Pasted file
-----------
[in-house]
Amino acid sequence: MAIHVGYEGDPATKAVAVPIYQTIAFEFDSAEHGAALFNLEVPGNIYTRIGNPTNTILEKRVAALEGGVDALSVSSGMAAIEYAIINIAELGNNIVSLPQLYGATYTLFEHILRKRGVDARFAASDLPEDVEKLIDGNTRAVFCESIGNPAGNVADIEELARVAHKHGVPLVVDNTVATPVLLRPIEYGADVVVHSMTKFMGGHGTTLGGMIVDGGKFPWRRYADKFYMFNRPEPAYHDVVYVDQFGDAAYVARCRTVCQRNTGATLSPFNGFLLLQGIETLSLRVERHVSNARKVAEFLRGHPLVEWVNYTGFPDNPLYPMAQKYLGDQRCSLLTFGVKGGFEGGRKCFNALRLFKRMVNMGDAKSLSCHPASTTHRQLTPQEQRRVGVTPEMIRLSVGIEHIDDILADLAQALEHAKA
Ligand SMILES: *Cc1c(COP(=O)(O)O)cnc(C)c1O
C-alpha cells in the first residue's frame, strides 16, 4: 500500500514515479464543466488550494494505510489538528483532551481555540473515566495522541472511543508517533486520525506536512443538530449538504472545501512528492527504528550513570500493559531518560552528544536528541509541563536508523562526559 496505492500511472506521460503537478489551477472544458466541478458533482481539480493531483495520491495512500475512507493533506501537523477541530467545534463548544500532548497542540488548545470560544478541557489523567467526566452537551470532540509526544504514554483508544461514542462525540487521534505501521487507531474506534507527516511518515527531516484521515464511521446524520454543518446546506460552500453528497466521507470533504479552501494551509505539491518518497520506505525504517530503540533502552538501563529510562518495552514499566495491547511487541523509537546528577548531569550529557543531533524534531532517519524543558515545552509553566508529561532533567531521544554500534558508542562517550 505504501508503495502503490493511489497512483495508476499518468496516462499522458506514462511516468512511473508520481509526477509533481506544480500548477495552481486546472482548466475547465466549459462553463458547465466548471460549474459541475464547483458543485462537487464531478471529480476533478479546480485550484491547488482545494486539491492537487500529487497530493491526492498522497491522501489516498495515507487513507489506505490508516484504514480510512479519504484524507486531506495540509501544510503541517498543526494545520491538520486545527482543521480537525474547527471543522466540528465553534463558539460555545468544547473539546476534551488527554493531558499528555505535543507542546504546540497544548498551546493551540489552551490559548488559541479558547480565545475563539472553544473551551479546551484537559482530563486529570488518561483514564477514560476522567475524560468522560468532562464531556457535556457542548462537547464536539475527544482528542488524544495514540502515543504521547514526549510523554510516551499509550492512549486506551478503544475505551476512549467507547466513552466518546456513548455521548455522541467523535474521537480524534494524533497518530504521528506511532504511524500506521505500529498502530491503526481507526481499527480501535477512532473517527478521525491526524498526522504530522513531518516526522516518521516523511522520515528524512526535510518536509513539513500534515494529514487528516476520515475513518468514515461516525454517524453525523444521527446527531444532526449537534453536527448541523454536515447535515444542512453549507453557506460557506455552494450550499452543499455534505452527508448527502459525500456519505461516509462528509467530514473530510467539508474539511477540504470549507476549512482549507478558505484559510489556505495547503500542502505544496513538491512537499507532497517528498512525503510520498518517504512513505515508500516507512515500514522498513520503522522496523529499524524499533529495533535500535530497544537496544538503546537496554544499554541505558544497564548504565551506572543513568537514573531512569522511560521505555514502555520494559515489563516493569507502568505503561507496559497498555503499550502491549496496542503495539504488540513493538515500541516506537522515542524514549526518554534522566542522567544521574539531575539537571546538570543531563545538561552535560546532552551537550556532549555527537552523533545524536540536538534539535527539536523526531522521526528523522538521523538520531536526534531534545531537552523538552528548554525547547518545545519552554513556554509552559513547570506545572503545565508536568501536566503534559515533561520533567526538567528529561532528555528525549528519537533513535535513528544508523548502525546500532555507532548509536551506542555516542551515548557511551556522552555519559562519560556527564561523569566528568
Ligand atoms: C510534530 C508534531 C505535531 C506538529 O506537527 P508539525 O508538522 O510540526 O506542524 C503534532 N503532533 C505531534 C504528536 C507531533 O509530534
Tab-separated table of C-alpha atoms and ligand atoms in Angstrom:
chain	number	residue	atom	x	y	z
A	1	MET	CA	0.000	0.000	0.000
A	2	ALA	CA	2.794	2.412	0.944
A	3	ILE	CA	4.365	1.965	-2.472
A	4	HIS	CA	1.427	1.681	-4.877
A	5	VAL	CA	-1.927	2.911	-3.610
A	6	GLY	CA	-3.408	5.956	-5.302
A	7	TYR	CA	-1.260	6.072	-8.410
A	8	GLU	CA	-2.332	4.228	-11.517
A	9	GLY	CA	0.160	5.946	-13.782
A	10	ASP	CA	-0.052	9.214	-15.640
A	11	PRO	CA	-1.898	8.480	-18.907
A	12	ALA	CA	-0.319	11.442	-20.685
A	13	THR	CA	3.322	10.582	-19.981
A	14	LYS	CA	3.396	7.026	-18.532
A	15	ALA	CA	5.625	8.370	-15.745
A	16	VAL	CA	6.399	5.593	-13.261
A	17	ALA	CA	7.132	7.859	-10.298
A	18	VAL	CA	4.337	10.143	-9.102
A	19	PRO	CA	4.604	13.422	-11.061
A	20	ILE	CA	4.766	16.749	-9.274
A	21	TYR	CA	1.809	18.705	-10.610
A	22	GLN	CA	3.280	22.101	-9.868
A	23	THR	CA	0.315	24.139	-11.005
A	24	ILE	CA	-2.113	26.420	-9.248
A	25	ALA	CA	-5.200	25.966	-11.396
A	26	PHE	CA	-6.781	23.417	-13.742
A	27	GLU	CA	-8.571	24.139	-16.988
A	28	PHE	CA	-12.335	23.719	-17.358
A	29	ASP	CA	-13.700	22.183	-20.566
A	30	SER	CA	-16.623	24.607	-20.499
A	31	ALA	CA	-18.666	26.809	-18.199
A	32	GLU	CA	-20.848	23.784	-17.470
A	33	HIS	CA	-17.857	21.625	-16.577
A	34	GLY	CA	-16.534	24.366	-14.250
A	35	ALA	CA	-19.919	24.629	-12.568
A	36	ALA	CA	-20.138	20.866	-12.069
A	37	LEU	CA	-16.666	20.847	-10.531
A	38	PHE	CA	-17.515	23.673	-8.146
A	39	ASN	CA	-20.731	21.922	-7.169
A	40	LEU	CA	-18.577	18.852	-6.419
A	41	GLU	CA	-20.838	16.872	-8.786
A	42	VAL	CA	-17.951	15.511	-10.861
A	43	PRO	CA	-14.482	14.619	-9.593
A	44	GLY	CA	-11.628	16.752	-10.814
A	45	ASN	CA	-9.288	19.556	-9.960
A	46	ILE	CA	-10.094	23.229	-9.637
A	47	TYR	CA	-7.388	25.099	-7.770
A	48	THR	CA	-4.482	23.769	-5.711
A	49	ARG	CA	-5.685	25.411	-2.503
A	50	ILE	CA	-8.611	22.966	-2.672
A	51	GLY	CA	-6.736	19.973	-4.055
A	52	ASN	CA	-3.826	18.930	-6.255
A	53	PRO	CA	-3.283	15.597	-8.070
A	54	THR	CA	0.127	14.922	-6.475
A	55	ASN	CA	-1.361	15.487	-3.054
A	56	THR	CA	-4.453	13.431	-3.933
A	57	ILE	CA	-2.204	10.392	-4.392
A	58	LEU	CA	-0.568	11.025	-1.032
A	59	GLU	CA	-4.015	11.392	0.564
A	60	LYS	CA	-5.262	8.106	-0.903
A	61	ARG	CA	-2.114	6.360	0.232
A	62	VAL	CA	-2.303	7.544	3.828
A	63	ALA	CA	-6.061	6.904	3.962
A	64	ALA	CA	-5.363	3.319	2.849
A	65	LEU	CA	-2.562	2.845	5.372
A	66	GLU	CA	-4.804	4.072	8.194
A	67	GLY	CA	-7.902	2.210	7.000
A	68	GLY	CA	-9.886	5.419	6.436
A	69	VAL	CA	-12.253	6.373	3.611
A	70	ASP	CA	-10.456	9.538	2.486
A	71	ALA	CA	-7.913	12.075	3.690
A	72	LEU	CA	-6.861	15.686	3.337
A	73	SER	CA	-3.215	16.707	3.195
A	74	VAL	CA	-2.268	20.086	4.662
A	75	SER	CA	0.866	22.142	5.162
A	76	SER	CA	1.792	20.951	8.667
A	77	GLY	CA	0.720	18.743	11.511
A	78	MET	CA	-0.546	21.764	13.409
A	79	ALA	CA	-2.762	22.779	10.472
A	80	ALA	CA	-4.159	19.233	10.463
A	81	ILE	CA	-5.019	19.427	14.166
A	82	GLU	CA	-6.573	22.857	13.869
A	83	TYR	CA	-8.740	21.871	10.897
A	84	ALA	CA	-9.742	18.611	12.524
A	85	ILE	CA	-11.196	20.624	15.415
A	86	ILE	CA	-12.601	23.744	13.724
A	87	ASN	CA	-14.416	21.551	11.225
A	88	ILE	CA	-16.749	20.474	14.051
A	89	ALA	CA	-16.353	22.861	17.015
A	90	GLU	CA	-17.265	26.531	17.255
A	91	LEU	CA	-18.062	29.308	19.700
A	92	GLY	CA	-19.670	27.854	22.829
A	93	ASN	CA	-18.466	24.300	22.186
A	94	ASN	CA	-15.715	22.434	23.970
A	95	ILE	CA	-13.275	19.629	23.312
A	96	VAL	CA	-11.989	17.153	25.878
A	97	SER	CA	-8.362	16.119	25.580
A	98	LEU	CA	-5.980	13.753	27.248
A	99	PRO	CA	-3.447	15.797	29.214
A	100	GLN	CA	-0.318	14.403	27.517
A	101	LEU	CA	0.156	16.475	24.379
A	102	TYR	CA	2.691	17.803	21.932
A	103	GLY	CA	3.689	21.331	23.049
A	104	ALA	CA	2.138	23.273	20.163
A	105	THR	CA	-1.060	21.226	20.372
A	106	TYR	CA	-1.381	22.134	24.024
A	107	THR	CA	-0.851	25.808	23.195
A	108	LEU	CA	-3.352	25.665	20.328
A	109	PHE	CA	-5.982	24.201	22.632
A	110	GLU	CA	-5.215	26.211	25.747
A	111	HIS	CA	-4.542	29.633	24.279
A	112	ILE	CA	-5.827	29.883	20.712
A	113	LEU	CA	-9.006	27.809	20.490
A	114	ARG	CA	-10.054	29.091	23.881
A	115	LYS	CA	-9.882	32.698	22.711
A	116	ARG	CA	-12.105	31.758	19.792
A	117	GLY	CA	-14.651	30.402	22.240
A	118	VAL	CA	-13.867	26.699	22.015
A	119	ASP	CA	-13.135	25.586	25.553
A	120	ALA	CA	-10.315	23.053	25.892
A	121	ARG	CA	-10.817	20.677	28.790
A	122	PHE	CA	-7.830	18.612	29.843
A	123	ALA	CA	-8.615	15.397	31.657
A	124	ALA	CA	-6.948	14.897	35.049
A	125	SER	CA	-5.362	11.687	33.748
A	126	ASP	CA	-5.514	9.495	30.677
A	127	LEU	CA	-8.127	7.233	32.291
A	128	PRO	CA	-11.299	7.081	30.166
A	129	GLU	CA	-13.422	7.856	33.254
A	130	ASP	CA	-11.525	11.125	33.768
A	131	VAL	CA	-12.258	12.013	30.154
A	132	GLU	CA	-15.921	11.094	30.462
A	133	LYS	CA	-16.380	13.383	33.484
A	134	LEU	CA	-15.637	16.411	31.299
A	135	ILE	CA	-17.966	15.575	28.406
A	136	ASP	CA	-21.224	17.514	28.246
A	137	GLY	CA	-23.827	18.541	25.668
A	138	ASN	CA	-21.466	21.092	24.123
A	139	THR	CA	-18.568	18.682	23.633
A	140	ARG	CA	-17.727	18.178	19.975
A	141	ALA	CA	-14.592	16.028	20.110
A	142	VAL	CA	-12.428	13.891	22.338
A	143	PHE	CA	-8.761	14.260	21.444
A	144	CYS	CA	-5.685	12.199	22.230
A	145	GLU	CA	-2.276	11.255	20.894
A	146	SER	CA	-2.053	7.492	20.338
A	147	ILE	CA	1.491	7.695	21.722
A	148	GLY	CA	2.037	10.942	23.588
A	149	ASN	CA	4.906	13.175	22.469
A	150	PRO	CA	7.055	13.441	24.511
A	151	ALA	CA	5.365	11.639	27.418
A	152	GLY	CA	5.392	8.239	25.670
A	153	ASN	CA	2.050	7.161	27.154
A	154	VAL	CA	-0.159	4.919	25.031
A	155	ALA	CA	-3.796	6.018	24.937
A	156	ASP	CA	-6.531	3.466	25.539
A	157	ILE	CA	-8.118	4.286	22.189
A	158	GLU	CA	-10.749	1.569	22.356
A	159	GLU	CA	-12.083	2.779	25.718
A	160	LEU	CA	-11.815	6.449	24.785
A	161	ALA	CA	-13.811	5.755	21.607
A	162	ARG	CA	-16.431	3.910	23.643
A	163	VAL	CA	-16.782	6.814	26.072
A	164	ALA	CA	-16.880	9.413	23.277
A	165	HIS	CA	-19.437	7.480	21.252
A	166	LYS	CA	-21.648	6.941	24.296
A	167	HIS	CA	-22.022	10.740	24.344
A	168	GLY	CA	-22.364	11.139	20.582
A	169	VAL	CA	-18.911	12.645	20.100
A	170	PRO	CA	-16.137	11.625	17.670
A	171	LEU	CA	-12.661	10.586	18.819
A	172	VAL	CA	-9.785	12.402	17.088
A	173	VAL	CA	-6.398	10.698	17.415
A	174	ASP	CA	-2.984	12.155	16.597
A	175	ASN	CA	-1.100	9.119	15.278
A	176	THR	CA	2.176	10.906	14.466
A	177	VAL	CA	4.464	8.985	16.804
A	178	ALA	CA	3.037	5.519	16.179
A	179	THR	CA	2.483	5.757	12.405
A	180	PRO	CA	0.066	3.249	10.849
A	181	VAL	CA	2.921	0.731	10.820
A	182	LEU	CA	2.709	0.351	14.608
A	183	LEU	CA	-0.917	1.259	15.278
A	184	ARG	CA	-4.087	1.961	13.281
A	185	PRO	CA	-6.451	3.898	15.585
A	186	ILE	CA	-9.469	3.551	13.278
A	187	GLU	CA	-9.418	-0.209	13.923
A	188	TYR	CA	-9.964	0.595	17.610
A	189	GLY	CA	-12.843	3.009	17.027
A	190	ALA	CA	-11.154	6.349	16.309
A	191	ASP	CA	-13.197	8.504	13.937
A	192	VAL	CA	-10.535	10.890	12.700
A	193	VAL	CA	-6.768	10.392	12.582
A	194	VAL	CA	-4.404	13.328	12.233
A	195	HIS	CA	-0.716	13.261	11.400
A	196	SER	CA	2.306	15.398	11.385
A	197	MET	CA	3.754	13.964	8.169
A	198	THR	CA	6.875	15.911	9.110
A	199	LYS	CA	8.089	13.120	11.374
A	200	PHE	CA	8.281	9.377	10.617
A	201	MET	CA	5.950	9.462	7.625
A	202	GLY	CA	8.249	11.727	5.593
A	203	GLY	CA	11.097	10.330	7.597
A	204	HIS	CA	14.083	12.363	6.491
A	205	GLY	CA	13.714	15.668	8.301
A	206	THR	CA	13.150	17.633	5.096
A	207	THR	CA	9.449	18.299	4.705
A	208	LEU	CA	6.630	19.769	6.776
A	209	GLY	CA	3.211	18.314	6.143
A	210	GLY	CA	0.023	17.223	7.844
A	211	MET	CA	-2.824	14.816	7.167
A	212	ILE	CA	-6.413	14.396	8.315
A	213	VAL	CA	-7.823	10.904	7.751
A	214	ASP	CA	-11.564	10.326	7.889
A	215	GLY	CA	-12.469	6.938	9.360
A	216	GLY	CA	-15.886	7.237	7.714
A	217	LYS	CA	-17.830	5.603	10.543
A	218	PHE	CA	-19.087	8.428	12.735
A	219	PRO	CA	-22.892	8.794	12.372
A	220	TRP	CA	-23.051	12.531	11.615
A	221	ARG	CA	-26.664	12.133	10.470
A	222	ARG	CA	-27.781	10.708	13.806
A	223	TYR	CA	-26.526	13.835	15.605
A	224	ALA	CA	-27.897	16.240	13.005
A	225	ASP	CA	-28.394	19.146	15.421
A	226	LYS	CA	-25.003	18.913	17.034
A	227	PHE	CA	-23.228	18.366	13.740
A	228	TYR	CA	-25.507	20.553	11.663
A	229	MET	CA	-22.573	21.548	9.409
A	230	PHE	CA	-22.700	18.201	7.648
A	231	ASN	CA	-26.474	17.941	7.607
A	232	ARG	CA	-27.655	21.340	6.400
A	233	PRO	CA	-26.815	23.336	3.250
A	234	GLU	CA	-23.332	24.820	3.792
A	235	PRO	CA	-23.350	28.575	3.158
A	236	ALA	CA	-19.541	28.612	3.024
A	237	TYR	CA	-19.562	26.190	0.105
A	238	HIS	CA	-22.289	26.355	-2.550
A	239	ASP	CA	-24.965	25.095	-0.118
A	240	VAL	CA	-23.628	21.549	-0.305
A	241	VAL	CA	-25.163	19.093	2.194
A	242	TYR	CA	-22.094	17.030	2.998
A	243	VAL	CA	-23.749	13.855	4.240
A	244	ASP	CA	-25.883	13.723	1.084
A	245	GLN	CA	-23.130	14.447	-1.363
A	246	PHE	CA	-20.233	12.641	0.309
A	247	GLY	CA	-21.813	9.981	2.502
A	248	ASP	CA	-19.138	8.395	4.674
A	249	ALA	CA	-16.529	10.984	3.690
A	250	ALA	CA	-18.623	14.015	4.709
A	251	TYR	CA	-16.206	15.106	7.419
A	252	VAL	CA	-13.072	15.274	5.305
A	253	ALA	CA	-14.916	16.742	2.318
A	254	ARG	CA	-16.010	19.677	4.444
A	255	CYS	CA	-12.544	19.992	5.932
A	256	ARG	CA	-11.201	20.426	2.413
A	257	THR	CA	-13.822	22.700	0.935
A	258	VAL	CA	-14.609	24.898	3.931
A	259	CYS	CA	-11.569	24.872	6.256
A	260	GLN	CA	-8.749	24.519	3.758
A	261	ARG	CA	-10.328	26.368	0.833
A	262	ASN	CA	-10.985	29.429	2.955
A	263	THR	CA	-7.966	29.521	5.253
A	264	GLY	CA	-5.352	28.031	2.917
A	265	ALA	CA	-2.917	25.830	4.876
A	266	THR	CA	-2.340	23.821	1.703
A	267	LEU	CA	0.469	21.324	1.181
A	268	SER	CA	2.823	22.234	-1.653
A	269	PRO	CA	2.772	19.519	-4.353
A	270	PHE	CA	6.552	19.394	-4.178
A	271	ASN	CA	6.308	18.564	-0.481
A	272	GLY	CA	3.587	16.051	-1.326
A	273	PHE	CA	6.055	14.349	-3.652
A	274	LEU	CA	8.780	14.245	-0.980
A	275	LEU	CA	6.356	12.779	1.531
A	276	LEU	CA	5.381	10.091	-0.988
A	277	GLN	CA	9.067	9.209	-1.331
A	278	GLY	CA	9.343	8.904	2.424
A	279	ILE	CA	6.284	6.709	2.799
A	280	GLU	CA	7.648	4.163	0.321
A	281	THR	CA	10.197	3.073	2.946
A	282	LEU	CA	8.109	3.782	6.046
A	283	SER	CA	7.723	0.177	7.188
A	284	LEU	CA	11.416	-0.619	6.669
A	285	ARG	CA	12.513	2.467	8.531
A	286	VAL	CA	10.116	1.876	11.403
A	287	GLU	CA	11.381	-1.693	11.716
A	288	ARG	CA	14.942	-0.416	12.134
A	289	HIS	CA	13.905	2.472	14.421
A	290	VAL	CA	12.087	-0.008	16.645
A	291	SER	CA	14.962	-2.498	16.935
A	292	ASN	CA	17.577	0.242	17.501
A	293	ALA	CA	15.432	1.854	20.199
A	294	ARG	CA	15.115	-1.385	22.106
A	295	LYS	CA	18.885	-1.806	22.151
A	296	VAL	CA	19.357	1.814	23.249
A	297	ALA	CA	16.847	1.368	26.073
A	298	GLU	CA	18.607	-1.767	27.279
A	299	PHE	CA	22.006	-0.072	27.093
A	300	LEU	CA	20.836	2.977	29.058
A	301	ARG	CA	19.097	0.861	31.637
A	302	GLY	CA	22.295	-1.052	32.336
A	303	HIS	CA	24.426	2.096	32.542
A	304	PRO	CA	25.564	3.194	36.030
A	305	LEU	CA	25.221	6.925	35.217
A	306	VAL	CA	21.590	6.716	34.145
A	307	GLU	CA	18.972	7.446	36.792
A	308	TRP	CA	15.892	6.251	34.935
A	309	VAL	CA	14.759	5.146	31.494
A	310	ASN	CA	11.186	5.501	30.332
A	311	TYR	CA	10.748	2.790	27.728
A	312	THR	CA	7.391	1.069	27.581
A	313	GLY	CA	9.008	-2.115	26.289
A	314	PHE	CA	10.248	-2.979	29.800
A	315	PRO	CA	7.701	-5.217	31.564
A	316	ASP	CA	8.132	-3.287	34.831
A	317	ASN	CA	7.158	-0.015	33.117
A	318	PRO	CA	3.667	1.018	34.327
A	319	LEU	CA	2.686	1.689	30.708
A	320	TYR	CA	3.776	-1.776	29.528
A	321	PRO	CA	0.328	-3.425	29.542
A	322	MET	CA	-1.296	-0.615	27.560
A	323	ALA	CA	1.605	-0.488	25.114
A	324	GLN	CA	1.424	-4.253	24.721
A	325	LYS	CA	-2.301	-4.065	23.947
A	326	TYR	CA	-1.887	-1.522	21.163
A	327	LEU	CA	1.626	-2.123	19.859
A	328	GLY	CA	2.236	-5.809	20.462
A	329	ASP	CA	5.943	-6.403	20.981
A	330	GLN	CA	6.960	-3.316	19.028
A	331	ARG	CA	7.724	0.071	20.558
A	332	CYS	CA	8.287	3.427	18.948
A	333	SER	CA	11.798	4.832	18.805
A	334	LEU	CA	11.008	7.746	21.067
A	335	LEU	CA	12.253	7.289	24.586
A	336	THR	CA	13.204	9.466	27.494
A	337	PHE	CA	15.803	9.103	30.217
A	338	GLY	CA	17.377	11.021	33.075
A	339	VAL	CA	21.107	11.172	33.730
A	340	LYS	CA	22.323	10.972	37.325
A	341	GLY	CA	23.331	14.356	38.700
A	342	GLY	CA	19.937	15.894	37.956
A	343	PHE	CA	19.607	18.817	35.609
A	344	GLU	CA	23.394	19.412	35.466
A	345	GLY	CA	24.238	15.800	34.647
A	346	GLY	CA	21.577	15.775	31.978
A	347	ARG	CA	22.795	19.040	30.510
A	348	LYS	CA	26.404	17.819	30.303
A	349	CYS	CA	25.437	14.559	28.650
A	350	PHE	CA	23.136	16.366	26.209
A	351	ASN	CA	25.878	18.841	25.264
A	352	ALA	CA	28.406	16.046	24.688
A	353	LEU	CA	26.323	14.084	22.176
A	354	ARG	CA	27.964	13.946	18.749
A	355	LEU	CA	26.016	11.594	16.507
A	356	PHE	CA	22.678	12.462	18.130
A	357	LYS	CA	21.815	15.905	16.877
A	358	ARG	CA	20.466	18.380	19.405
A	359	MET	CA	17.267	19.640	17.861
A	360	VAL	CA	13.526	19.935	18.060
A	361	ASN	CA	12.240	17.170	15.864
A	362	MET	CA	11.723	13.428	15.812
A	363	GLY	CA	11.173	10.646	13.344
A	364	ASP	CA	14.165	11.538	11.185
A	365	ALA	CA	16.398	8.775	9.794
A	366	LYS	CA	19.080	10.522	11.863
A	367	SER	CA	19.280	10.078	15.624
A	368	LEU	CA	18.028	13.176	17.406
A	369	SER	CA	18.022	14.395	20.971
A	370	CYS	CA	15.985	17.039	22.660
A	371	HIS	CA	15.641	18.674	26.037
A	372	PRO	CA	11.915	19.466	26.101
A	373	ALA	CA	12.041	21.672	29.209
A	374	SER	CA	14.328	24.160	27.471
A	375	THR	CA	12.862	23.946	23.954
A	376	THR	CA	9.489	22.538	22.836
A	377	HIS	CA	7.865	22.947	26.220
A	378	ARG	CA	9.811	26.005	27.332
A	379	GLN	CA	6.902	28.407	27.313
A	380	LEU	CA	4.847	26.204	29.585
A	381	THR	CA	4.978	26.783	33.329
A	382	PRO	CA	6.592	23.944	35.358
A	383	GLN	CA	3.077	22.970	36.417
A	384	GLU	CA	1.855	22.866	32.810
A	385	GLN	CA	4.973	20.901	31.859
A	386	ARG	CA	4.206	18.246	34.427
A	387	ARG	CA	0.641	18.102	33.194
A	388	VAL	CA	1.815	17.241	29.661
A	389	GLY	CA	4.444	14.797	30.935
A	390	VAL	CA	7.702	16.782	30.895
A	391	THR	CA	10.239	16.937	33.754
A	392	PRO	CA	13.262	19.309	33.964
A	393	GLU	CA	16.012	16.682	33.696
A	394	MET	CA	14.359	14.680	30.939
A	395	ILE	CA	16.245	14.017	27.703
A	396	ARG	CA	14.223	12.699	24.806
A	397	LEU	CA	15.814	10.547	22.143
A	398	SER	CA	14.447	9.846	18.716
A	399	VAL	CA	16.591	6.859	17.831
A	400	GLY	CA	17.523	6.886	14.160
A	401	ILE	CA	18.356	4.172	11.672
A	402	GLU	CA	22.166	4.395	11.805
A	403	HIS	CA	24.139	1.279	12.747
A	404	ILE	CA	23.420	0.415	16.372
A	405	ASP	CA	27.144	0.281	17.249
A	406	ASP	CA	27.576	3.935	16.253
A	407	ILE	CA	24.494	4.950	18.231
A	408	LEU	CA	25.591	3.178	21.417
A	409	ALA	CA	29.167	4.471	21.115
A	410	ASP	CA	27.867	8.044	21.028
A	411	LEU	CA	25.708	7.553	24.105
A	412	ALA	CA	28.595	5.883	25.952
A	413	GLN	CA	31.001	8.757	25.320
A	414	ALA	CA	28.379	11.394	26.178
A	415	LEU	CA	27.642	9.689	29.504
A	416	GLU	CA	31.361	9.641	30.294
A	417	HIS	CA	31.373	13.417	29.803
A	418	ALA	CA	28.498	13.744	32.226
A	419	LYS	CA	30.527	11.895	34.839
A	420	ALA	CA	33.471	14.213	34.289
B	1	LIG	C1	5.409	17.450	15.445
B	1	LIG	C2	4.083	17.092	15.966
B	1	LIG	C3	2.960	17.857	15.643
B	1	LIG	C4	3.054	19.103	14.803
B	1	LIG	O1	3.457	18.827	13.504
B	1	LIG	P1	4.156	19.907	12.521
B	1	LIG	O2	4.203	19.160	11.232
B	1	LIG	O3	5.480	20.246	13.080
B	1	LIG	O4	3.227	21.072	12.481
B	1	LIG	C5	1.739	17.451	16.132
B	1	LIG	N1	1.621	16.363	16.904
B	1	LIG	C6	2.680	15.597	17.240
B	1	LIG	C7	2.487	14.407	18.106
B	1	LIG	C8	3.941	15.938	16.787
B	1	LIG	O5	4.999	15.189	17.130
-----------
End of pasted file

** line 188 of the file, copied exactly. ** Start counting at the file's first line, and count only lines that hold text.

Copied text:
A	181	VAL	CA	2.921	0.731	10.820